What is your history with textiles?
Prior to starting the research project six years ago that became the company O Ecotextiles, neither Patty Grossman nor Leigh Anne Van Dusen had any experience in the textile industry.Patty Grossman (now CEO of O Ecotextiles) was in the microenterprise industry/movement for sixteen years as a practitioner helping entrepreneurs launch businesses – and helping them survive the inevitable cash crunches.
What drove you to source globally?
There are many reasons we had to source globally. The industry is extremely fragmented – one mill may do only velvet, for example; another may only work with linen, so in order to put a collection together we would have to work with several different mills to draw on each mill’s expertise. Additionally, we were looking for linen and hemp fabrics, and there is almost no linen in the United States, and definitely no hemp, and we were looking for those fibers.
How luxurious are the fabrics?
We want to eliminate the guilt of our throwaway culture. Things we buy should be produced in ways that, at the very least, do no harm, and that either biodegrade or are infinitely recyclable – or they should exhibit the timeless aesthetics and natural qualities that make them heirlooms to be passed down to future generations. This is exactly how people can view fabrics by O Ecotextiles.
What is the cradle to cradle process?
Rather than a process, cradle to cradle (sometimes written as C2C) is a concept, which was originated by William McDonough and Michael Braumgart in their book, Cradle to Cradle. In the book, they make the case that products must be designed in such a way that they can be, at the end of their useful life, entirely broken down and used as food for new product. They suggest industry should mimic nature, in that there would be no waste – all inputs would be used and at end of life would be returned to the system, from which new products of equal value could be made.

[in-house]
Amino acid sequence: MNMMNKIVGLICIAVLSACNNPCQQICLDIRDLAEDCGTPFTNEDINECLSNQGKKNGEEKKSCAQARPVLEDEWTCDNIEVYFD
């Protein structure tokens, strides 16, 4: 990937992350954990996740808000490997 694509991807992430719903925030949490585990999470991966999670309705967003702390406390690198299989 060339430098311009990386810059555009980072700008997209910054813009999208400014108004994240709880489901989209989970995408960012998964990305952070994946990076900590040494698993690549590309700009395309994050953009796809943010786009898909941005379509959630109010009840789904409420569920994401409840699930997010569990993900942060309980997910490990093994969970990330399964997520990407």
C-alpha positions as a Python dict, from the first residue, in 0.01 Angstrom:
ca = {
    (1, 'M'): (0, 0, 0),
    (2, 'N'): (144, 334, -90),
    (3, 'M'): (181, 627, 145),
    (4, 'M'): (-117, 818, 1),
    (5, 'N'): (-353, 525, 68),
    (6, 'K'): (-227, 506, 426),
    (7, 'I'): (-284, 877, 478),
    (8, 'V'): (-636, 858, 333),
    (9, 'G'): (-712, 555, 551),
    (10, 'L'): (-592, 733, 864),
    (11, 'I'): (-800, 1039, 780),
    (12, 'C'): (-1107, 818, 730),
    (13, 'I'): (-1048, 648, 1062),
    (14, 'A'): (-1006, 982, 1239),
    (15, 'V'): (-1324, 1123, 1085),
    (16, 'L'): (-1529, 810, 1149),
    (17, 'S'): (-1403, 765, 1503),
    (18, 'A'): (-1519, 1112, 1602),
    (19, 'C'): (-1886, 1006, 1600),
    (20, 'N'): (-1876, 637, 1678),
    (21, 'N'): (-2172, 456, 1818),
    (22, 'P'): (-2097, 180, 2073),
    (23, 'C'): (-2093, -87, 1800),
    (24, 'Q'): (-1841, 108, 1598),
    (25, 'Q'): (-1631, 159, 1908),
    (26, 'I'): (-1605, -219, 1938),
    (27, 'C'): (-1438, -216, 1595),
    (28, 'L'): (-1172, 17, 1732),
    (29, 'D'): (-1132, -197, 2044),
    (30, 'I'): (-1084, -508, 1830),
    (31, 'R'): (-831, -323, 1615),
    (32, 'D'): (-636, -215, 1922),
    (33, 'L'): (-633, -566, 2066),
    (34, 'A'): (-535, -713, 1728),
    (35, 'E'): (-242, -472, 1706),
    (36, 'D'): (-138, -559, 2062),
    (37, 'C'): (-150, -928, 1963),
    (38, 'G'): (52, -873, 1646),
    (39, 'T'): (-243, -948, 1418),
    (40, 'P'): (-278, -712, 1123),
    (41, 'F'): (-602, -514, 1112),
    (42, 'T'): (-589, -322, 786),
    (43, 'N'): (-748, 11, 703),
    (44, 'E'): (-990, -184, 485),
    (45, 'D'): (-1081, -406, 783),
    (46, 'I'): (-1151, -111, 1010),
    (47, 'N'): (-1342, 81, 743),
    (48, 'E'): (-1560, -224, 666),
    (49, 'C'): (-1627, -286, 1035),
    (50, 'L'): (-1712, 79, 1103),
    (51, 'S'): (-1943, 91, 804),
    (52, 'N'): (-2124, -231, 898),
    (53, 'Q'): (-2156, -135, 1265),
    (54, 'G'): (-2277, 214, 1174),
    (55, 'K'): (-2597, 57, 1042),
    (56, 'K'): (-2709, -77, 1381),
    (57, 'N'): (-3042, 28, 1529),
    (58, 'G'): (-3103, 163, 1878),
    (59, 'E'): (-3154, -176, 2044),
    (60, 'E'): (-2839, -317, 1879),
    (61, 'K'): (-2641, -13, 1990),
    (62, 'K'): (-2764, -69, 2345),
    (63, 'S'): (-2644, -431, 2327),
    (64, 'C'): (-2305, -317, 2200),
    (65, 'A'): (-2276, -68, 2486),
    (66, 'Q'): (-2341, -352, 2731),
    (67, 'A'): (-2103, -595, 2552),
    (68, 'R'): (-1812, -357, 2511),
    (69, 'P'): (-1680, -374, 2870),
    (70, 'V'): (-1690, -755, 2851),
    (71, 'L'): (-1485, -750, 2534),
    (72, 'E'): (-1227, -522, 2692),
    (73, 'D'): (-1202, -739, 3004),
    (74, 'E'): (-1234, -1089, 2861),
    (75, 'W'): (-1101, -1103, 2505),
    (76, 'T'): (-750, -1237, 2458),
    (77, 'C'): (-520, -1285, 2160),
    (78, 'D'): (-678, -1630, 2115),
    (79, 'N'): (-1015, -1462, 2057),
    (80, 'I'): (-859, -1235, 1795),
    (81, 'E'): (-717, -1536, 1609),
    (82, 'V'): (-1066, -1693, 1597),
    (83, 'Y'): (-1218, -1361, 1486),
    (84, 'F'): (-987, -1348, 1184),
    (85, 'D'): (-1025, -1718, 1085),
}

What have you come across in regards to green washing?
Greenwashing in textiles is rife: many products are touted as being “organic” certified fabrics, when in reality only the fiber is certified organic. There is a huge difference between a GOTS certified fabric, and a fabric made with organic fibers. Think of applesauce: if it’s made with organic apples, but is cooked with preservatives, stabilizers, emulsifiers, and Red Dye #2 – you don’t end up with organic applesauce. Same is true of fabrics.
What is your favourite colour?
Besides red - I love the natural color of the fibers: The fibers are eternal; how we choose to weave and color them varies by designer and is part of the colorful history of design.We want to make sure the fibers endure.